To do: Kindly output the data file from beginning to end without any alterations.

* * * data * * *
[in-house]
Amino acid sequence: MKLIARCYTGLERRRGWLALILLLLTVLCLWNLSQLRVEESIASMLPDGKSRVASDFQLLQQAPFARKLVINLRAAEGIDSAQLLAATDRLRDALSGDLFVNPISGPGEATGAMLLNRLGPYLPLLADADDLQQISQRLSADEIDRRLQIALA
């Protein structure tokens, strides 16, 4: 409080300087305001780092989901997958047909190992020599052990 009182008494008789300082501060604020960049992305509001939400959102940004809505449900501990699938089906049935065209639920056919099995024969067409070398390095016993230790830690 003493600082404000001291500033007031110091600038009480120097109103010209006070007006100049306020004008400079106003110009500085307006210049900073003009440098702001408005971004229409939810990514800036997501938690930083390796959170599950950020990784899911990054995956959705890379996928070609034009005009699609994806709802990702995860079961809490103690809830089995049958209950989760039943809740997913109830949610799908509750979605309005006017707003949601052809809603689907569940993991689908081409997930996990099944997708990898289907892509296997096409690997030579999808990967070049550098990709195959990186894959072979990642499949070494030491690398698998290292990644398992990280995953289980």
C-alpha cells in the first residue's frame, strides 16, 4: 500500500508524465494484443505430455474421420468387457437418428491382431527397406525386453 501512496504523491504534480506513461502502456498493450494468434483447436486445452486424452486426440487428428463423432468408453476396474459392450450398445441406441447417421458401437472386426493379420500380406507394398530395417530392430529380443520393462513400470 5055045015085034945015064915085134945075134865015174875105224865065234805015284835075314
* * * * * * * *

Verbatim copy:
[in-house]
Amino acid sequence: MKLIARCYTGLERRRGWLALILLLLTVLCLWNLSQLRVEESIASMLPDGKSRVASDFQLLQQAPFARKLVINLRAAEGIDSAQLLAATDRLRDALSGDLFVNPISGPGEATGAMLLNRLGPYLPLLADADDLQQISQRLSADEIDRRLQIALA
């Protein structure tokens, strides 16, 4: 409080300087305001780092989901997958047909190992020599052990 009182008494008789300082501060604020960049992305509001939400959102940004809505449900501990699938089906049935065209639920056919099995024969067409070398390095016993230790830690 003493600082404000001291500033007031110091600038009480120097109103010209006070007006100049306020004008400079106003110009500085307006210049900073003009440098702001408005971004229409939810990514800036997501938690930083390796959170599950950020990784899911990054995956959705890379996928070609034009005009699609994806709802990702995860079961809490103690809830089995049958209950989760039943809740997913109830949610799908509750979605309005006017707003949601052809809603689907569940993991689908081409997930996990099944997708990898289907892509296997096409690997030579999808990967070049550098990709195959990186894959072979990642499949070494030491690398698998290292990644398992990280995953289980």
C-alpha cells in the first residue's frame, strides 16, 4: 500500500508524465494484443505430455474421420468387457437418428491382431527397406525386453 501512496504523491504534480506513461502502456498493450494468434483447436486445452486424452486426440487428428463423432468408453476396474459392450450398445441406441447417421458401437472386426493379420500380406507394398530395417530392430529380443520393462513400470 5055045015085034945015064915085134945075134865015174875105224865065234805015284835075314